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Slime mold at base of a tomato plant grown in a raised bed. LSU AgCenter archive photo.
Slime molds are very common during extended periods of overcast skies and warm and wet weather. They appear as a crusty or powdery coating on any surface, including wooden planks used for making raised beds, garden mulch, lawns, or even on the leaves and stems or trunks of different kinds of plants and trees grown in gardens. The encrusted cover is usually a powder buildup that wipes off easily. This dusty coating may appear in all ranges of different colors, including ashy-gray, brown, charcoal-gray, dark red, purple or bright yellow. One particular slime mold is named as “dog’s vomit” due to its appearance. During favorable weather slime molds may remain in your garden or turf for few days to more than a week.
Slime molds are nonparasitic organisms that are classified as myxomycetes, a group of free-living amoeboid protists. Slime molds feed primarily on bacteria and other microorganisms. Their life cycle is a bit complicated and has two different stages, which consist of an amoeboflagellate stage and a plasmodium stage. After feeding on soil microbes, fungi and organic matter, the amoeboid cells during the amoeboflagellate stage grow and multiply to form a plasmodium stage with a greasy, viscous slimy appearance.
The greasy-looking slimy plasmodium may take on one of many colors or remains clear. It creeps upward on grass leaves, low-growing plant materials, lower trunks of trees and ground covers to support itself up off the ground for better spore dispersal. The plasmodium further bunches up and develops into a fruiting or sporangium stage. This stage is the most visible and is commonly noticed in gardens and lawns. In this elevated stage, the mature spores are released for dispersal by wind, rain or other vectors. As weather dries, the sporangia dry to a crusty or dusty “crud.” Slime molds tend to reappear in the same general areas when conditions become favorable again.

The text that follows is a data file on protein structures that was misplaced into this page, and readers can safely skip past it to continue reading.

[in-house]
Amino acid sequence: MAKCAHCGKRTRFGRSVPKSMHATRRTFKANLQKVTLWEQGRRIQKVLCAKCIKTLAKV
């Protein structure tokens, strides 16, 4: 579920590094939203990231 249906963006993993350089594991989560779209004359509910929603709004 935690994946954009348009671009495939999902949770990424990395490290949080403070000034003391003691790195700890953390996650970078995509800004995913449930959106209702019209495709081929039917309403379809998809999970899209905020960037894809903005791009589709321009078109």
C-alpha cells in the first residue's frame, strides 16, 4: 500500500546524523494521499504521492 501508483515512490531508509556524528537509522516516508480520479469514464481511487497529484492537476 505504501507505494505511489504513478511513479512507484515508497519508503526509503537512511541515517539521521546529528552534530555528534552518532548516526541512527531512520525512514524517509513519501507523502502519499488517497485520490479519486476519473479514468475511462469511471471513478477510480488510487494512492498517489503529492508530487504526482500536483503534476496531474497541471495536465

Slime mold growing on leaf surfaces of Greek oregano. Photo by Leigh Ann Cabaniss.
Slime mold growing on the surface of wet mulch. Photo by Andre Brock, LSU AgCenter.
Slime mold growing on the leaf blades of turfgrass. Photo by Raj Singh, LSU AgCenter.
Slime mold growing on the trunk of a tree. Photo by Will Afton, LSU AgCenter.
The LSU AgCenter and the LSU College of Agriculture